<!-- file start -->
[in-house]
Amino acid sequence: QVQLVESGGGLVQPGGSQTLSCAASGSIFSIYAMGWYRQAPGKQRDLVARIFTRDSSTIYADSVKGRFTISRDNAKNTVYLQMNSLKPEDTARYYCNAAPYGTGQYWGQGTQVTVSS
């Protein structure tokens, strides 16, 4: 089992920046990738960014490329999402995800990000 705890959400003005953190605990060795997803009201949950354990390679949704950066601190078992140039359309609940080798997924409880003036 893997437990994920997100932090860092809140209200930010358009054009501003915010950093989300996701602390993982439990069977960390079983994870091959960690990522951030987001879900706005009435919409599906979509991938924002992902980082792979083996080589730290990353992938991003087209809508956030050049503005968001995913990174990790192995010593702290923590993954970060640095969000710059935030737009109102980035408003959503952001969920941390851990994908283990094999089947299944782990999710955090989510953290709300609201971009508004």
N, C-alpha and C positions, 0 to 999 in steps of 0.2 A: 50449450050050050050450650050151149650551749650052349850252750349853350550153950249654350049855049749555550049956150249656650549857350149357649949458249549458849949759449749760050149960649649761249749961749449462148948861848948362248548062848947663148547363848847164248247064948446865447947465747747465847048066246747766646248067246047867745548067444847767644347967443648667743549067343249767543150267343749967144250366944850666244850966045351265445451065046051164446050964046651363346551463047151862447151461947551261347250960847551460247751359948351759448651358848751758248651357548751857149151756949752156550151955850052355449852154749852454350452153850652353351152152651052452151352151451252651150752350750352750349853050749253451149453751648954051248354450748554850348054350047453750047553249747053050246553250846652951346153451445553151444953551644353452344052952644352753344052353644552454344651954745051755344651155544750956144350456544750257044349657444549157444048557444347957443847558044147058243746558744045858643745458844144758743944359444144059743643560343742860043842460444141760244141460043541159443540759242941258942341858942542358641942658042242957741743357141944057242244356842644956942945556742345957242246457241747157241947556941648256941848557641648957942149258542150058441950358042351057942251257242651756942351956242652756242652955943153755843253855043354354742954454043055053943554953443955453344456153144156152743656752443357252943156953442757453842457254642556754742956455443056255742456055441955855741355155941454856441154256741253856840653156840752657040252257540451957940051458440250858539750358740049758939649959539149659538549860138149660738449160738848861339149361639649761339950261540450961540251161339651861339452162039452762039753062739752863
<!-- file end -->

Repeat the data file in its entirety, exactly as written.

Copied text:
[in-house]
Amino acid sequence: QVQLVESGGGLVQPGGSQTLSCAASGSIFSIYAMGWYRQAPGKQRDLVARIFTRDSSTIYADSVKGRFTISRDNAKNTVYLQMNSLKPEDTARYYCNAAPYGTGQYWGQGTQVTVSS
């Protein structure tokens, strides 16, 4: 089992920046990738960014490329999402995800990000 705890959400003005953190605990060795997803009201949950354990390679949704950066601190078992140039359309609940080798997924409880003036 893997437990994920997100932090860092809140209200930010358009054009501003915010950093989300996701602390993982439990069977960390079983994870091959960690990522951030987001879900706005009435919409599906979509991938924002992902980082792979083996080589730290990353992938991003087209809508956030050049503005968001995913990174990790192995010593702290923590993954970060640095969000710059935030737009109102980035408003959503952001969920941390851990994908283990094999089947299944782990999710955090989510953290709300609201971009508004």
N, C-alpha and C positions, 0 to 999 in steps of 0.2 A: 50449450050050050050450650050151149650551749650052349850252750349853350550153950249654350049855049749555550049956150249656650549857350149357649949458249549458849949759449749760050149960649649761249749961749449462148948861848948362248548062848947663148547363848847164248247064948446865447947465747747465847048066246747766646248067246047867745548067444847767644347967443648667743549067343249767543150267343749967144250366944850666244850966045351265445451065046051164446050964046651363346551463047151862447151461947551261347250960847551460247751359948351759448651358848751758248651357548751857149151756949752156550151955850052355449852154749852454350452153850652353351152152651052452151352151451252651150752350750352750349853050749253451149453751648954051248354450748554850348054350047453750047553249747053050246553250846652951346153451445553151444953551644353452344052952644352753344052353644552454344651954745051755344651155544750956144350456544750257044349657444549157444048557444347957443847558044147058243746558744045858643745458844144758743944359444144059743643560343742860043842460444141760244141460043541159443540759242941258942341858942542358641942658042242957741743357141944057242244356842644956942945556742345957242246457241747157241947556941648256941848557641648957942149258542150058441950358042351057942251257242651756942351956242652756242652955943153755843253855043354354742954454043055053943554953443955453344456153144156152743656752443357252943156953442757453842457254642556754742956455443056255742456055441955855741355155941454856441154256741253856840653156840752657040252257540451957940051458440250858539750358740049758939649959539149659538549860138149660738449160738848861339149361639649761339950261540450961540251161339651861339452162039452762039753062739752863